(L to R) Frederick Douglass (Lamar Legend) and Abraham Lincoln (Ted Rooney) in ‘Necessary Sacrifices’ at Taproot Theatre. Photo by Erik Stuhaug.

The question of how much to accept in the face of that “peculiar institution” known as slavery is the primary debate in which Douglass and Lincoln are engaged in Necessary Sacrifices. (The title refers primarily to “collateral damages” of wartime, but more broadly to the country’s acceptance of its moral failings as well.)

The basic premise of the play is that Douglass (played by Lamar Legend) meets with Lincoln (Ted Rooney) and takes him to task for not being as anti-slavery as he should be. Instead, Lincoln is portrayed as putting a unified country above all else, chiefly abolition. After taking us through a series of politically convenient capitulations and meaningless private remarks for abolition, with a war already underway, Lincoln eventually realizes it would be wise to pay Douglass mind and to target slavery’s stronghold.

Legend as Douglass is exceptional, portraying a younger version than is often shown, and giving him a personality that’s self-assured, vibrant, a fighter in wisdom rather than merely a philosopher of it.

Lincoln, meanwhile, feels as though he’s imagined as someone’s folksy uncle — slow, agreeable, not likely to take a hard and principled stand on much of anything. His portrayal comes across less as deliberative, more as something of a pushover, willing to bend whichever way the wind blows him strongest; as well as something of an underhanded trickster in certain of his dealings with Douglass, while trying to come across as an ally to the cause. And abolitionist George Stearns (played by Andrew Litzky) seems like a role designed merely to temper Douglass’ passion in his few appearances.

In the modern U.S., where our Constitution is revered above all else by a great many people who haven’t read it, alongside experts and legal scholars who debate whether they would sign the original Constitution today and ultimately assent, despite the “victims of the American Constitution — including but not limited to slaves” (read Sanford Levinson’s law review article on the topic here), it’s good to be reminded of what exactly that original document accepted and enshrined. The Constitution protected three decades of international slave trade; indefinitely protected the dominion of wealthy, violent White households over slaves as their property and not persons; and, as the icing on the cake, gave those slaveholders representation in government for that “property” while giving slaves no political say of their own.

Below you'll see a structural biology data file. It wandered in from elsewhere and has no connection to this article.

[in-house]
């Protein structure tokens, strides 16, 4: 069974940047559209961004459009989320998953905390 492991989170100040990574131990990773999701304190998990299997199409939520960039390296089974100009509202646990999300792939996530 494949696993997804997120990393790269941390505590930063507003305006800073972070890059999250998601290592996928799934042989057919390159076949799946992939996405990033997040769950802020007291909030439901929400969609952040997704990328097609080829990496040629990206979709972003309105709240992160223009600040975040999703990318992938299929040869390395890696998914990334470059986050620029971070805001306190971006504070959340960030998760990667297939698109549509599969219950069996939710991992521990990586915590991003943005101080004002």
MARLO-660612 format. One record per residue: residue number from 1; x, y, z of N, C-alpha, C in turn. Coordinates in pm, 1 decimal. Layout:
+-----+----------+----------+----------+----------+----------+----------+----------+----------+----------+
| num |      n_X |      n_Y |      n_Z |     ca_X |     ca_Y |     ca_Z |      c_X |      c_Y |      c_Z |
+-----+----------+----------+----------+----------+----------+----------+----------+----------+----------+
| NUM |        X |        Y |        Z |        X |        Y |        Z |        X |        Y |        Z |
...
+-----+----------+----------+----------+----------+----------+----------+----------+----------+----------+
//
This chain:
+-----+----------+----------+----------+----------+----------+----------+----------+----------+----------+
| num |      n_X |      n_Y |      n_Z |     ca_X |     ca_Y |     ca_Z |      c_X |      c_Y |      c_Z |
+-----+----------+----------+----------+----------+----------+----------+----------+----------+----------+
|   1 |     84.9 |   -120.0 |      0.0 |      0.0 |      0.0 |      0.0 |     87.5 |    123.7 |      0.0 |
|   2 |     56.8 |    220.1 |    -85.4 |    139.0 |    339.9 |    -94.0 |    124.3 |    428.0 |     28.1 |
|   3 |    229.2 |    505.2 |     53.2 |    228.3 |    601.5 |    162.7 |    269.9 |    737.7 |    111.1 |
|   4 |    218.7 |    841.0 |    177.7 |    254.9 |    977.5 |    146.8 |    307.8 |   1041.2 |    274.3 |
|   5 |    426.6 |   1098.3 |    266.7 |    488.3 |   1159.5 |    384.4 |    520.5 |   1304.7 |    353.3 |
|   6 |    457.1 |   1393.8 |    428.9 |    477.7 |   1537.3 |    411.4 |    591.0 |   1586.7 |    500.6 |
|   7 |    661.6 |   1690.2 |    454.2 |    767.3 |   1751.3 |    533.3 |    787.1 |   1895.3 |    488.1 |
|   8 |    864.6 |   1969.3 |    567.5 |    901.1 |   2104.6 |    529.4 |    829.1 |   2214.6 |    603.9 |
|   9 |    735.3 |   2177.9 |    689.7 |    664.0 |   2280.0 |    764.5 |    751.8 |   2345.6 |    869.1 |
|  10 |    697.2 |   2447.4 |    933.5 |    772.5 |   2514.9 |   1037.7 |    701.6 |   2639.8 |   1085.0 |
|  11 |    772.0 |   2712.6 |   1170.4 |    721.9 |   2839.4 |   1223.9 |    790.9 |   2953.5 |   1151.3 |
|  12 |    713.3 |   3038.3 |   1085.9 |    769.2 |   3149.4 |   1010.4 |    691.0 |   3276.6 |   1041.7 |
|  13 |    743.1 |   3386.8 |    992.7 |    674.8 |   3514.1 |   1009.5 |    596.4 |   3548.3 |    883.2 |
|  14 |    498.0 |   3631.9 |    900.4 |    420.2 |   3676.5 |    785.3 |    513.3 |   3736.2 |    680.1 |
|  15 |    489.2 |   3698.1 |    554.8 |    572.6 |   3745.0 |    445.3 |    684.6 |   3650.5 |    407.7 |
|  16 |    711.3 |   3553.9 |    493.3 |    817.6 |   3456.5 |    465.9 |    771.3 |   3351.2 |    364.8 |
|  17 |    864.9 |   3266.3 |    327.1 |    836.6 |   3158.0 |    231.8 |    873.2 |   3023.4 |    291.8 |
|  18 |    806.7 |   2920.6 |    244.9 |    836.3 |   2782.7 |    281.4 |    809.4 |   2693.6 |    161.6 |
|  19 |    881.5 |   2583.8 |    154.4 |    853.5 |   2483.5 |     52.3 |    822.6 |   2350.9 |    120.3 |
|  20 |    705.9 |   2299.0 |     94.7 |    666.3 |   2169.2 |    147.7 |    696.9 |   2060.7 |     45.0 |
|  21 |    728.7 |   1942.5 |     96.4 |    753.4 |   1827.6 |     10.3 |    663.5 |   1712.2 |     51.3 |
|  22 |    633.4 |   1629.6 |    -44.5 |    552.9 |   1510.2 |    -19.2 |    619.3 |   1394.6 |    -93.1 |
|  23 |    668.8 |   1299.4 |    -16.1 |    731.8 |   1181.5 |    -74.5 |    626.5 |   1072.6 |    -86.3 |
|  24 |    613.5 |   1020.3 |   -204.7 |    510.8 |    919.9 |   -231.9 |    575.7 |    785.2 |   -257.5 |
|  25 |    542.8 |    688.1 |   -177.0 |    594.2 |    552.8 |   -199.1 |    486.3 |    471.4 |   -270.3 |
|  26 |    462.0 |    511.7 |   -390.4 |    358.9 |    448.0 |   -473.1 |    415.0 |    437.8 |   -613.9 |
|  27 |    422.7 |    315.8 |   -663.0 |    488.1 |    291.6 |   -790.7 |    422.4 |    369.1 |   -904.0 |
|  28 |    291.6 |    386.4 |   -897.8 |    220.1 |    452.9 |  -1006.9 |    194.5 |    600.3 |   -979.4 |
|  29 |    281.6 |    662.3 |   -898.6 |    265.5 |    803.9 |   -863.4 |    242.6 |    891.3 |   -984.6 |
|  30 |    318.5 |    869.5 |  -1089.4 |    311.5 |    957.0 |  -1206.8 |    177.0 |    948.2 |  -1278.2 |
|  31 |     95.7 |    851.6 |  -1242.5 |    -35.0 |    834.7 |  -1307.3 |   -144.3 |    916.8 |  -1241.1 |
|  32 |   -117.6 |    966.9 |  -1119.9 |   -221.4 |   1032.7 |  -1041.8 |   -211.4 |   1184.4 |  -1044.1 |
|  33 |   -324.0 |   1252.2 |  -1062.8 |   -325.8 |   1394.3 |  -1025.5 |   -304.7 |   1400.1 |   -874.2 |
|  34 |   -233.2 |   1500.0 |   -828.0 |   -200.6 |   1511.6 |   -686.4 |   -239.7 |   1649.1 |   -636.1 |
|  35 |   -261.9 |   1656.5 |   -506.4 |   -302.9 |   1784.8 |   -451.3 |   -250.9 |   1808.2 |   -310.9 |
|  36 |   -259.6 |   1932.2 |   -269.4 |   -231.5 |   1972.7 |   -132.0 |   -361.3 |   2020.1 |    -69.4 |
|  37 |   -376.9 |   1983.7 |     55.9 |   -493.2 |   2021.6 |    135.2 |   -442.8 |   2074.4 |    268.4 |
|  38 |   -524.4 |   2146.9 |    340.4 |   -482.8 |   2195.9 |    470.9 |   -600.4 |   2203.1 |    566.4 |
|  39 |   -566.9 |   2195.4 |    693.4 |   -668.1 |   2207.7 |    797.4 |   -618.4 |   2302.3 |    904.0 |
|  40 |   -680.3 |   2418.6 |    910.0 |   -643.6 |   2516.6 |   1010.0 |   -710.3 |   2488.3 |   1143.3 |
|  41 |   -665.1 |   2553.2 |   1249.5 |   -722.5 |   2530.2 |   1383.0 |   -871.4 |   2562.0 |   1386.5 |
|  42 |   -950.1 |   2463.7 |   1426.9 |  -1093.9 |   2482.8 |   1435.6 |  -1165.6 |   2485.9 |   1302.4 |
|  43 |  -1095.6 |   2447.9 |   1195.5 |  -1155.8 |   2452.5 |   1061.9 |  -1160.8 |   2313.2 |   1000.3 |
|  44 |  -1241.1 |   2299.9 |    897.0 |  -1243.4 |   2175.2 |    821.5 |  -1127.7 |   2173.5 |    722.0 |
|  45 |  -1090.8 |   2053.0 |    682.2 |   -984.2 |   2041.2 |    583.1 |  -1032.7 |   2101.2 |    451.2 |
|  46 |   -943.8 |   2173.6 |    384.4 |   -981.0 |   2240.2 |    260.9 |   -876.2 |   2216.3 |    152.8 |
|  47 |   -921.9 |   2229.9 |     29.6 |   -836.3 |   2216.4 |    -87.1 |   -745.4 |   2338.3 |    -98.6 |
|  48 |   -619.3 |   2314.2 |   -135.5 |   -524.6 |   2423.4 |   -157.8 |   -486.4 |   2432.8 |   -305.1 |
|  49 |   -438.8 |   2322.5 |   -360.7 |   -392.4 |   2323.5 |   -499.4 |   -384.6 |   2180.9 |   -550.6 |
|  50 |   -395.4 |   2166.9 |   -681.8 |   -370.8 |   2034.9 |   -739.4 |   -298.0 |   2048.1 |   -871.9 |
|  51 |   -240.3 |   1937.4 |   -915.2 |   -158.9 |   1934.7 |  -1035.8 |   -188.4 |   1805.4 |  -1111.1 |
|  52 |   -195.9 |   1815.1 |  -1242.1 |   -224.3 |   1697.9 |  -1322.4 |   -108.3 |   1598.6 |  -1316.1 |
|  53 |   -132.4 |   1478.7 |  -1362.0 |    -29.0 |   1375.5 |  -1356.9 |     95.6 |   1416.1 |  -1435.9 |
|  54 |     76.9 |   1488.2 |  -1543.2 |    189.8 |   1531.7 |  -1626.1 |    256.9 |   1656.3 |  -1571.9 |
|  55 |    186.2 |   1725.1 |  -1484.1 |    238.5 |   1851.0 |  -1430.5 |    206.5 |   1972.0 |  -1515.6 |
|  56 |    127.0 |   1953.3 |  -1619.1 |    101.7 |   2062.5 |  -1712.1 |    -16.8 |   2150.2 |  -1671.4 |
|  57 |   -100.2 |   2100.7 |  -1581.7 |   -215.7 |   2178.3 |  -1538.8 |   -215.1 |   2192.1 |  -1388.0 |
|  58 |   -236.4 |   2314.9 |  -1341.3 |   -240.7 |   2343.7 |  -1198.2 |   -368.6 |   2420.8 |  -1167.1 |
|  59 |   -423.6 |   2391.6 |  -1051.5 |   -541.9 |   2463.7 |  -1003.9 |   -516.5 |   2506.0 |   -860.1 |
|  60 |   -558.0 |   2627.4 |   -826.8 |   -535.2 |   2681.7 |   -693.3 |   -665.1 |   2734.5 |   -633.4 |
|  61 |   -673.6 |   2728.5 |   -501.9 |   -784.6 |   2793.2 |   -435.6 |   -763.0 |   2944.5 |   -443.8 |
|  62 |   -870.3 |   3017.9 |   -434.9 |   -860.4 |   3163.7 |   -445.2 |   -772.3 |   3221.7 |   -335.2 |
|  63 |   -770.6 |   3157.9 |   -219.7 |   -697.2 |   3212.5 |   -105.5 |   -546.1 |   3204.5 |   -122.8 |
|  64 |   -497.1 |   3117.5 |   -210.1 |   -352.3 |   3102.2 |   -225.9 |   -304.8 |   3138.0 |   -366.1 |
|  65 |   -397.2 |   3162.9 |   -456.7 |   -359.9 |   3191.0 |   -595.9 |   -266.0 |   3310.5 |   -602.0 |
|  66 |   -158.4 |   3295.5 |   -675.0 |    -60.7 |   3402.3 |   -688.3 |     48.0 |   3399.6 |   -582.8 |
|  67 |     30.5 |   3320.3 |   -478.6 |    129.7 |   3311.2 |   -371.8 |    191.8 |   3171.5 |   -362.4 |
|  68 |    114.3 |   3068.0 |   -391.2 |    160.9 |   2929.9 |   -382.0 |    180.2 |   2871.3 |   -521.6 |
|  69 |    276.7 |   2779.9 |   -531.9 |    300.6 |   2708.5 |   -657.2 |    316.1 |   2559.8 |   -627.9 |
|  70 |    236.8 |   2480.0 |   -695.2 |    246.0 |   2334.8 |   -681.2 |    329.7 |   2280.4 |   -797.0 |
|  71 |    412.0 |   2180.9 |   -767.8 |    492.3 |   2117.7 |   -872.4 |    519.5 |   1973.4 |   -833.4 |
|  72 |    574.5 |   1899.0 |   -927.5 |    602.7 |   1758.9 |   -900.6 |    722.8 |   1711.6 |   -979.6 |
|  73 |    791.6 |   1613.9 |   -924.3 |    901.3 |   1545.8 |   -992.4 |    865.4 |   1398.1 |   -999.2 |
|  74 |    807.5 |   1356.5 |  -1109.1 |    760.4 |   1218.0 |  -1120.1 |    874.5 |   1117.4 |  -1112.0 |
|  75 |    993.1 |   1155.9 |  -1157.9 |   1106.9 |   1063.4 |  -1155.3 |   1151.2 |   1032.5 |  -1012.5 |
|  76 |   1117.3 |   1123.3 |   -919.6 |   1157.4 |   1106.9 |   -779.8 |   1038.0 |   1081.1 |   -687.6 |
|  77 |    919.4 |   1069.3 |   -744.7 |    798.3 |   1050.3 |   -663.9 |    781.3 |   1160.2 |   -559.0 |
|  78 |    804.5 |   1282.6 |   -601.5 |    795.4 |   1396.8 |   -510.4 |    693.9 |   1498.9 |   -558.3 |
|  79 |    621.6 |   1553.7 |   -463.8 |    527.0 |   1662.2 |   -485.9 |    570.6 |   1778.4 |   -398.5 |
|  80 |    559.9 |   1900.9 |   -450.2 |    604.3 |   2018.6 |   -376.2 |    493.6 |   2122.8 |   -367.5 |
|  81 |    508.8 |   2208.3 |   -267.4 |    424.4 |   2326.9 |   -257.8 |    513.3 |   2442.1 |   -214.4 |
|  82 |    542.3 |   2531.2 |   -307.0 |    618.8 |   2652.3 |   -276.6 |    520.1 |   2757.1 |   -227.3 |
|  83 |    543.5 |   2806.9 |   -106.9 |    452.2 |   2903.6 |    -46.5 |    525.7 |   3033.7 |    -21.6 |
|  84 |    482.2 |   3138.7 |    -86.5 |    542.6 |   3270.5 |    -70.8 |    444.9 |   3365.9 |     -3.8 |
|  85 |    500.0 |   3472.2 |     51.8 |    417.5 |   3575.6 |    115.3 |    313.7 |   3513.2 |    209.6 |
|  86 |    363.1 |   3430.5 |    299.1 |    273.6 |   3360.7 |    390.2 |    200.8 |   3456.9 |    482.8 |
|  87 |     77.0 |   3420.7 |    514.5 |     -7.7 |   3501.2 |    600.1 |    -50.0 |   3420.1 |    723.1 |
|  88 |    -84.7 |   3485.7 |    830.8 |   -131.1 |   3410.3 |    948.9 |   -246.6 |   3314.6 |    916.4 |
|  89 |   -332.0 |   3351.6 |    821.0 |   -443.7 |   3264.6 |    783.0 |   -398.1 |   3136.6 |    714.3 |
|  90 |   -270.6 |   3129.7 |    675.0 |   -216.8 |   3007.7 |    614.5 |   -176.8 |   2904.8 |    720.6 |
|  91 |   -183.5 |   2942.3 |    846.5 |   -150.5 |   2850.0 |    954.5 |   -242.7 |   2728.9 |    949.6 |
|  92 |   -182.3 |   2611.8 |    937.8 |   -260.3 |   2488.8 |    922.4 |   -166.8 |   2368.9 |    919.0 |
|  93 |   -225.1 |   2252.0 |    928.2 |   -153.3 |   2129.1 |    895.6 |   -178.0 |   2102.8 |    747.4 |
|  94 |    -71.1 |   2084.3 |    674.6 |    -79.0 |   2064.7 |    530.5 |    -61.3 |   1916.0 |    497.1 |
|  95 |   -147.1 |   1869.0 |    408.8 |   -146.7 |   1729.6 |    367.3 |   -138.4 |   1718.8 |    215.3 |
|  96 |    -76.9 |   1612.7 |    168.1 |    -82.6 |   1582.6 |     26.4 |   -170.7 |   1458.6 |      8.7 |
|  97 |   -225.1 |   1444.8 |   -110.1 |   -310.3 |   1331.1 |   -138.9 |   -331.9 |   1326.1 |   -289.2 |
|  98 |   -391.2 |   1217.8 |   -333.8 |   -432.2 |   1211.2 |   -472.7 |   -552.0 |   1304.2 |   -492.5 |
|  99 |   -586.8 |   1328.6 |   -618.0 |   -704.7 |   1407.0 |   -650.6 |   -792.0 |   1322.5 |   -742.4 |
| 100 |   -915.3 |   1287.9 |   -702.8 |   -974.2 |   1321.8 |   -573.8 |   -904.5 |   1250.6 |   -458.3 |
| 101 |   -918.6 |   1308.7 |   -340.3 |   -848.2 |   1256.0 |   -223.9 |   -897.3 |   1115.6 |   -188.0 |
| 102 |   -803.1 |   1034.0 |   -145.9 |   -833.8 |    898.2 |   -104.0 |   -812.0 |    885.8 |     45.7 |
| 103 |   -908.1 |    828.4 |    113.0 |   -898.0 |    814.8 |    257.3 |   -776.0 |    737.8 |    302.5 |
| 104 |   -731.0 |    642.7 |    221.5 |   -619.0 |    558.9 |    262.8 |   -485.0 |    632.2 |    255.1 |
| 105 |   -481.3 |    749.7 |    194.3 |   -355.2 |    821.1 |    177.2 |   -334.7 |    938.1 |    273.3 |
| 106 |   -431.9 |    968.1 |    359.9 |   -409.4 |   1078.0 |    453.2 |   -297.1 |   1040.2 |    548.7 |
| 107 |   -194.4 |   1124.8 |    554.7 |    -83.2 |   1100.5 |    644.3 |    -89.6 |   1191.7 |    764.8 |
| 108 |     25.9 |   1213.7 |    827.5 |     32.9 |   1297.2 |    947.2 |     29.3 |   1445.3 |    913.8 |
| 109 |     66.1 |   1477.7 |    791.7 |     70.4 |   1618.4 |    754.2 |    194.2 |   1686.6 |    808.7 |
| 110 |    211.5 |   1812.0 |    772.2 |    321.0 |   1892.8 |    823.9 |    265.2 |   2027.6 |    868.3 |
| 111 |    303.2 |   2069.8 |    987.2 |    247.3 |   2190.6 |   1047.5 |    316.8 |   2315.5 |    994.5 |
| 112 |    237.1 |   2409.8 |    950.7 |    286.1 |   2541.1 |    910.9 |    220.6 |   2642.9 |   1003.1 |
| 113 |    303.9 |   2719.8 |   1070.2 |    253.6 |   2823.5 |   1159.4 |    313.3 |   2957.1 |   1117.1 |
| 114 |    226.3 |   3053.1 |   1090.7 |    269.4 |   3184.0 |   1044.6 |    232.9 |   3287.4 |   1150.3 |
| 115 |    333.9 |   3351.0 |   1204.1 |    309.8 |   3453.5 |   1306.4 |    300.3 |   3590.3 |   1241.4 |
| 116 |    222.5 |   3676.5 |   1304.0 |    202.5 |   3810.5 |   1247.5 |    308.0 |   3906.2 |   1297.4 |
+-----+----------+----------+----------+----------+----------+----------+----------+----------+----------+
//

All of those things are very good things to be reminded of when evaluating America’s moral standing. And thematically, Necessary Sacrifices does trigger a twinge of that remembrance. Substance-wise, however, it doesn’t go terribly deep into historical revelations. It’s hard to tell, in fact, what it’s after.

Had Lincoln’s character grappled with the issues in a solemn, engaged way, this could have been a different play. In this interpretation, it was too easily a one-sided debate. Thankfully, the clear winner is the abolition side, as it should be. I’m just not sure that makes for an interesting or thought-provoking play.

Legend’s sharp, engaging Douglass makes for a strong character on stage, and a new interpretation of a great historical figure. But he needs a better sparring partner than this production was willing to give him.


The Christians runs through 10/26 at neighborhood churches. Tickets $20, available here. Due to rotating and non-traditional venues, please contact theatre for accessibility info. Necessary Sacrifices runs through 10/26 at Taproot Theatre in Greenwood. Tickets up to $50, available here. Accessibility notes: restrooms are gendered and multi-stall. First-level theatre and common areas are wheelchair accessible (balcony level is not). For showtimes, visit Calendar page.

Chase D. Anderson is Editor & Producer of NWTheatre.org.